A practicing jazz historian and educator Byron recreates in spirit forgotten moments in the history of popular music with albums like Plays the Music of Mickey Katz and Bug Music. He has held professorships at Metropolitan State University of Denver, The University at Albany and MIT teaching composition, improvisation, music history, clarinet, and saxophone.
In 2001, Byron performed for the Red Hot Organization’s compilation album Red Hot + Indigo tribute to Duke Ellington, was named a 2007 USA Prudential Fellow and won a Guggenheim Fellowship. He has won the Rome Prize Fellowship and his Seven Etudes for solo piano made him a finalist for the Pulitzer Prize in Musical Composition.
Byron is a member of the Black Rock Coalition, has recorded with Allen Toussaint, Marc Ribot, Vernon Reid, Bill Frisell, Joe Henry, Hamiet Bluiett, Craig Harris, Mandy Patinkin, Ralph Peterson, Reggie Workman, David Murray, Steve Coleman, Bobby Previs, Anthony Braxton, Marilyn Crispell, Cassandra Wilson, Uri Caine and many others.
Composer and multi-instrumentalist Don Byron, who play primarily clarinet, bass clarinet and saxophones, continues to perform, tour, record and educate, while venturing outside his jazz roots and into klezmer music, German lieder, cartoon jazz, hard rock/metal and rap.
Alvin Batiste was born in New Orleans, Louisiana on November 7, 1932 and learned to play the clarinet. He was the first Black student to be invited to play with the New Orleans Philharmonic on Mozart’s Concerto. His childhood friend was fellow musician Ed Blackwell and in 1956, he spent time in Los Angeles, California working with Ornette Coleman.
Batiste released five albums as a leader with his debut, Musique D’Afrique Nouvell Orleans, hitting the streets in 1984. His final album, Marsalis Music Honors Series: Alvin Batiste, was a tribute produced by Branford Marsalis and also features Russell Malone and Herlin Riley.
Alvin worked as a sideman with Cannonball Adderley, Henry Butler, Billy Cobham, Marlon Jordan, the Clarinet Summit with John Carter, David Murray and Jimmy Hamilton, Mark Whitfield, Wynton Marsalis on the latter’s Crescent City Christmas Card. Though he could have risen to the top as a performer, he chose a life of teaching and mentoring.
As an educator he taught at his own jazz institute at Southern University in Baton Rouge. In addition, several well-known musicians studied under him such as Branford Marsalis, Randy Jackson of American Idol, Donald Harrison, Henry Butler, Charlie Singleton of Cameo, Ronald Myers and Woodie Douglas of Spirit.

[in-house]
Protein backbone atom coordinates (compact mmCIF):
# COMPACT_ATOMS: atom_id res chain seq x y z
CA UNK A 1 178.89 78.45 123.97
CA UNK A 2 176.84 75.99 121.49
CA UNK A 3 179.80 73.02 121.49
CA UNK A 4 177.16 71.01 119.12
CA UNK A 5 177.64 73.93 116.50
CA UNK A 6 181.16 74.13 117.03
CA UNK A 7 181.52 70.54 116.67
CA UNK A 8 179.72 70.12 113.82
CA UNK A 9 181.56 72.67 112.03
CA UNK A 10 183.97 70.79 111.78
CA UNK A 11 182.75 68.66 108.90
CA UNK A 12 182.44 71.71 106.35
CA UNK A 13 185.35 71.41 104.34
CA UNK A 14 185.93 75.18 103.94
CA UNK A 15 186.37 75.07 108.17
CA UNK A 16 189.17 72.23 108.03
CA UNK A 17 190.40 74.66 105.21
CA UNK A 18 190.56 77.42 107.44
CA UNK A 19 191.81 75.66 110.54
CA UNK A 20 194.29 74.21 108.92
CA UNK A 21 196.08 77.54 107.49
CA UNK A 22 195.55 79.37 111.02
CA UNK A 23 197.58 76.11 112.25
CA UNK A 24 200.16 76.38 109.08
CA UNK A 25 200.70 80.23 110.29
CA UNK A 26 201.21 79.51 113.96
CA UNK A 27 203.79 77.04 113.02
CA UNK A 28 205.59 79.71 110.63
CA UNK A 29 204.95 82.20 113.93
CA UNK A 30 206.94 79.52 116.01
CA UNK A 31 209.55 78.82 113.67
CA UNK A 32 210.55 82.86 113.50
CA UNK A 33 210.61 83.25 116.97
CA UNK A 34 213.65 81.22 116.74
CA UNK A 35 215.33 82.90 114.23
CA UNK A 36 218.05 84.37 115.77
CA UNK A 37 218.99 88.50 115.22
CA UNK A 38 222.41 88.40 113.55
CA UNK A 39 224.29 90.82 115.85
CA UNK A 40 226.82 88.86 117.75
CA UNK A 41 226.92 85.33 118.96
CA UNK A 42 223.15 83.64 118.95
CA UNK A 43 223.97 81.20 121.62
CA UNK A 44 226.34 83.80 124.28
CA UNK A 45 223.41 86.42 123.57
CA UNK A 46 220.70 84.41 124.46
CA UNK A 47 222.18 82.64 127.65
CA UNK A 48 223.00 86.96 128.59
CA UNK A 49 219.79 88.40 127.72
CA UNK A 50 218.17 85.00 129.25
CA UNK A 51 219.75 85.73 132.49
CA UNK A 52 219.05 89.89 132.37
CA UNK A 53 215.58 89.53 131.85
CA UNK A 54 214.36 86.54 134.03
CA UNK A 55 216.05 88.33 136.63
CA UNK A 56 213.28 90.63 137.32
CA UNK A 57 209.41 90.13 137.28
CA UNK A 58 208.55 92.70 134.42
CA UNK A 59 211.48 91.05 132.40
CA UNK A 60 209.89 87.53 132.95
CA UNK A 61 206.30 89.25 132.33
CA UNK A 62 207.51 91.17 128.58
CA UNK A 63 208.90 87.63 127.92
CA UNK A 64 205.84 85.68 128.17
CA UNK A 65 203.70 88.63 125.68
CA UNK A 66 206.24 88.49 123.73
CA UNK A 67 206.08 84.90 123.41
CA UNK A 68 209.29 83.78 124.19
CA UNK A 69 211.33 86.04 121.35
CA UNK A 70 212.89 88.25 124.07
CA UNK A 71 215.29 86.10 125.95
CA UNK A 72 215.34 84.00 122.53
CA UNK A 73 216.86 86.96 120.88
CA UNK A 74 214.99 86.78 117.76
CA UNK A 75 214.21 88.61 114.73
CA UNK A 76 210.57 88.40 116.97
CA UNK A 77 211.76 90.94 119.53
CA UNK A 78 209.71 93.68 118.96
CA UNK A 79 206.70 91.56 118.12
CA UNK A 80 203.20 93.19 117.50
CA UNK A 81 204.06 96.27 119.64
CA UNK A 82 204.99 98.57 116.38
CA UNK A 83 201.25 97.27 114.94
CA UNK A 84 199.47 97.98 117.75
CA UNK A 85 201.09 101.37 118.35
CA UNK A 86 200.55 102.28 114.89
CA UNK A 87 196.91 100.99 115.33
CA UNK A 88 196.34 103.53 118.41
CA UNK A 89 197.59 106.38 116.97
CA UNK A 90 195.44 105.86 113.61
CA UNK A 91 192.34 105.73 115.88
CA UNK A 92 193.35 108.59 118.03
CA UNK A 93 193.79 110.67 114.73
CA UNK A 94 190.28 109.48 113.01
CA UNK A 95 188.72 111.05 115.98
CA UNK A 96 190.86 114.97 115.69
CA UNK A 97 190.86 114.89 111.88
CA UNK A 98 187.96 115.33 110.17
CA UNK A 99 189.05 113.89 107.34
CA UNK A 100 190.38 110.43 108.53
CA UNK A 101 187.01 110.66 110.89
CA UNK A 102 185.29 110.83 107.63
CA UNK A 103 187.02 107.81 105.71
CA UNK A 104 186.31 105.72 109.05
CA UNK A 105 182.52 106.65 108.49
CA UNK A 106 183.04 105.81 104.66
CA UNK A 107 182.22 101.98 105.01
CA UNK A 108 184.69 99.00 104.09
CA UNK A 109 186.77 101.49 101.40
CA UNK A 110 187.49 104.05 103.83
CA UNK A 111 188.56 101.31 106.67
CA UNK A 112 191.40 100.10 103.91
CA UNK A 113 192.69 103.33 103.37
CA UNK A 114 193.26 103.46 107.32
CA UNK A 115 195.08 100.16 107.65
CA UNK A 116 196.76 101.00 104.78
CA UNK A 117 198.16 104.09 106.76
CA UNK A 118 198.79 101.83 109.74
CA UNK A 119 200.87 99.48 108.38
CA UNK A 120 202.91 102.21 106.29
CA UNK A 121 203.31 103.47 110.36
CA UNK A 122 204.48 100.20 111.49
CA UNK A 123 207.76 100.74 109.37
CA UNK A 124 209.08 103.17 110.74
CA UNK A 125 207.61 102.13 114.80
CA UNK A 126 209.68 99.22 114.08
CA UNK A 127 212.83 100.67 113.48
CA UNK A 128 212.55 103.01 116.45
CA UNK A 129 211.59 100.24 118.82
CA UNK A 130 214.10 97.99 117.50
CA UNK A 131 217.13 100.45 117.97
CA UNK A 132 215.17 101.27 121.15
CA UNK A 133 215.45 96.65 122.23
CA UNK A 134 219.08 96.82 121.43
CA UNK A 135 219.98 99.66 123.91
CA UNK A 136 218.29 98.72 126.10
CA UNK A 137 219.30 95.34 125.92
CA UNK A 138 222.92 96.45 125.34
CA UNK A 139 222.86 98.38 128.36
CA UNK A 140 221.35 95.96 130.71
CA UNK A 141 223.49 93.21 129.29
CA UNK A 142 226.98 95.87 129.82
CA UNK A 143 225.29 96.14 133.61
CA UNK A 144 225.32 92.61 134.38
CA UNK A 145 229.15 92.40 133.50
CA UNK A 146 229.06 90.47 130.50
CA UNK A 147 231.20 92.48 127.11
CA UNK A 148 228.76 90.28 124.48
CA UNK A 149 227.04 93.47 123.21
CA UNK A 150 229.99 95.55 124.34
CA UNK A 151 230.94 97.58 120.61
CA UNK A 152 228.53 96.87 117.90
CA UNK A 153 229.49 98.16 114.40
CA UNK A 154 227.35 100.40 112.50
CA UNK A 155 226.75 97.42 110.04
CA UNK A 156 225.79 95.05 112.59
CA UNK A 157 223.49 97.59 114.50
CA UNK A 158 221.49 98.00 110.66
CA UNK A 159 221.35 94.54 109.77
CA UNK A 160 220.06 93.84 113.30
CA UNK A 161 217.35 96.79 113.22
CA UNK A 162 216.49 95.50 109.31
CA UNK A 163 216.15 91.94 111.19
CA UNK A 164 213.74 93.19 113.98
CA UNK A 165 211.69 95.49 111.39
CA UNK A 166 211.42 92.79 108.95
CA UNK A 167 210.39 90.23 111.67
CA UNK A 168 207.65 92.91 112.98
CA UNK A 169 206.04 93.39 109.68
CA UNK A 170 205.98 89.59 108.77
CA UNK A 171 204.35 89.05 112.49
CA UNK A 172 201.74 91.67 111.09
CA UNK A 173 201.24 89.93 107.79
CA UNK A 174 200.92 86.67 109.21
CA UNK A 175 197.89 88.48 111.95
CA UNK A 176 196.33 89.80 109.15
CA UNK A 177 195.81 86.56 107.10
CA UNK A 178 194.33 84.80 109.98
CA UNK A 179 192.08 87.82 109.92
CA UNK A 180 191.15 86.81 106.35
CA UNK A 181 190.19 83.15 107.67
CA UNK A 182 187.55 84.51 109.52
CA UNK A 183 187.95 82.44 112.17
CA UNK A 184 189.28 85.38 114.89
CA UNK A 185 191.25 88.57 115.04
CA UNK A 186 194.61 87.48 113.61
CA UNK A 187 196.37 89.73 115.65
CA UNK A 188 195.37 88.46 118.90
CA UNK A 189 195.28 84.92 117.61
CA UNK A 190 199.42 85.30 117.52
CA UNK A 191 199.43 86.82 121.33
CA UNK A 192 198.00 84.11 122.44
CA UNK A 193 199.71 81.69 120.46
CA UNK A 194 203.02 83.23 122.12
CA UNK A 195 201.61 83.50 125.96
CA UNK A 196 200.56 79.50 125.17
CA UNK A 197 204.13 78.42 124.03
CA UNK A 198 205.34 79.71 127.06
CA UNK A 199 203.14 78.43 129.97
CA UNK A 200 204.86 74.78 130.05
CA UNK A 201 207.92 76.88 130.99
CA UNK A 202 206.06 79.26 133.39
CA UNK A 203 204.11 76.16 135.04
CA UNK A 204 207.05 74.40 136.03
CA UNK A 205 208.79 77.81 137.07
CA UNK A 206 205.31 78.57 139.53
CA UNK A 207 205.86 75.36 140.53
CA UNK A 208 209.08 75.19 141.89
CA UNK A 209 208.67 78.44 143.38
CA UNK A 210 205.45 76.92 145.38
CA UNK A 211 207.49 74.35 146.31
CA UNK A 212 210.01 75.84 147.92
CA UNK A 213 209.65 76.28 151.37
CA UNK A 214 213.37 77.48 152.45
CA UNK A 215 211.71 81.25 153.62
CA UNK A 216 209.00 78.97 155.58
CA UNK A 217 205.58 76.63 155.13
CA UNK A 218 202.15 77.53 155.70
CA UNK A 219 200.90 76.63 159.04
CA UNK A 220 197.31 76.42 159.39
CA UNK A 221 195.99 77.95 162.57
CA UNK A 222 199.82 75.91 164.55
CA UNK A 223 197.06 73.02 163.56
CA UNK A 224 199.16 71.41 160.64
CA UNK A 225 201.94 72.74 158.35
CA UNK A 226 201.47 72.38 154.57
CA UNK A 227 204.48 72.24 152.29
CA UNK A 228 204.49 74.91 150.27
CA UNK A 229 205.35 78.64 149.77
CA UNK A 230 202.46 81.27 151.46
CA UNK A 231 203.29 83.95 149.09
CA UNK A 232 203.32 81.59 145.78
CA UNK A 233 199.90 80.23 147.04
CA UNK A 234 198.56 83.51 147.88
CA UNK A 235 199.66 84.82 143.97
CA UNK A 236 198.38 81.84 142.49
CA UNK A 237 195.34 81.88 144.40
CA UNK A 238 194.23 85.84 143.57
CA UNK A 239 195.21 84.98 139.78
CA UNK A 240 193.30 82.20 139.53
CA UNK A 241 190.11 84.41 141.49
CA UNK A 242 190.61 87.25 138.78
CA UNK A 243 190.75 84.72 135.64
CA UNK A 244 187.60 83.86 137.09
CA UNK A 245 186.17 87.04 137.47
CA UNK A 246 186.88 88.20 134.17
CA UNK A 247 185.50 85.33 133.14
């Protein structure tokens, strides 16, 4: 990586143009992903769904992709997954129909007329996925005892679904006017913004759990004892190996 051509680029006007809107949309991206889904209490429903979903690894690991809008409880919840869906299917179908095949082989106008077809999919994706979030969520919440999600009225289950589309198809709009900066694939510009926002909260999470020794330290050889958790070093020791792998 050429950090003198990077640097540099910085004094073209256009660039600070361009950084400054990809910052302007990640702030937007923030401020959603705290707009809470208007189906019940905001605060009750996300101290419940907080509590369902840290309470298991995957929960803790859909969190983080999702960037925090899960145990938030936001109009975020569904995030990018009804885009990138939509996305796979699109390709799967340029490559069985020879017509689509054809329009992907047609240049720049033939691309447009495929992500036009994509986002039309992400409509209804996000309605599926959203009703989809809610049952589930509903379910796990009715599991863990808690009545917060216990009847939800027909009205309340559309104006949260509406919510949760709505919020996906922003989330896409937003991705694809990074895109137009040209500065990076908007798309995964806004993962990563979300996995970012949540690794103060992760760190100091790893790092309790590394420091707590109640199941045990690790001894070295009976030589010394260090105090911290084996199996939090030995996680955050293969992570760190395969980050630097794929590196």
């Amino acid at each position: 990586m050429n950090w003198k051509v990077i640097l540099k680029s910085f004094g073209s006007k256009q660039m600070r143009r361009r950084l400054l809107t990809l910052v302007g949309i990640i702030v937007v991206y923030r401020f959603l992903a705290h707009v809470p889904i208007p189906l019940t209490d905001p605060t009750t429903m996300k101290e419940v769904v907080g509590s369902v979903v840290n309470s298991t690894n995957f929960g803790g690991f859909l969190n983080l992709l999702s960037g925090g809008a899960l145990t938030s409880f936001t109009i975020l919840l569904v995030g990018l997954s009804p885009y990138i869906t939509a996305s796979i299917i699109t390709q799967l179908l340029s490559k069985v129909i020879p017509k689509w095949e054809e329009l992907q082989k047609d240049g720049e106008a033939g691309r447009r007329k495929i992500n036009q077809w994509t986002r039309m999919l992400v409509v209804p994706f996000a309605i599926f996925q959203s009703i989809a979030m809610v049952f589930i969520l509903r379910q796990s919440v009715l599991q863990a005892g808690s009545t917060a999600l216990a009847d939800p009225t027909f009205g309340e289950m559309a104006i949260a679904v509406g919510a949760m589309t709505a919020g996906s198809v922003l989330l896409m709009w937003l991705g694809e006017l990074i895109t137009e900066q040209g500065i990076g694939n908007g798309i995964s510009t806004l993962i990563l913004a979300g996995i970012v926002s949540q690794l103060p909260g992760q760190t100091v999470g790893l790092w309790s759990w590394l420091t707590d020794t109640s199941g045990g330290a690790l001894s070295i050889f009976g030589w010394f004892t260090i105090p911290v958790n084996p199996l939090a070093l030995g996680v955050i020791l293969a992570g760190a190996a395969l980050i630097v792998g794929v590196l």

He went on to host the radio show Jazz Sessions on WBRH, has held workshops and clinics around the globe as well as performing in concert in West Africa, Europe and the United States. Clarinetist, composer, arranger and educator Alvin Batiste, who performed in the avant-garde genre of jazz, passed away on May 6, 2007.
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Noël Chiboust was born on October 14, 1909 in Thorigny-sur-Marne , Département Seine-et-Marne, France. He began his career as a violinist with Ray Ventura and during the early Thirties played trumpet in the Michel Warlop Orchestra. By 1936 he was involved in the concert series la semaine à Paris, by the Hot Club de France. At this time in his career he also joined the André Ekyan Orchestra until 1938, then played in the Swing Band of Philippe Brun followed by an early 1940s stint with Alix Combelle.
Around the mid 1930s he recorded with Django Reinhardt , Stéphane Grappelli , Bill Coleman and Coleman Hawkins, joined Eddie Brunner in 1938 at Cabaret Bagatelle. The late 1930s saw him giving up the trumpet and joining the tenor saxophone and clarinet sections when he joined the Marcel Bianchi Orchestra.
From 1940 he recorded under his own name for the French label Swing releasing a few 78s. Starting in 1944 he performed with an orchestral cast including Hubert Rostaing, and with Jack Diéval and Lucien Simoen at Club Schubert. From 1947 to 1950 he had an engagement at Cabaret le Drap d’Or.
He turned his attention to popular music as well as the rock and roll to and by 1959 released several EPs and singles for Polydor Records with songs like Telstar, Dynamite Charleston and Yes Sir That’s My Baby.
Trumpeter, tenor saxophonist, clarinetist, arranger, composer and band leader in the field the swing and popular music era Noël Chiboust passed away on January 17, 1994.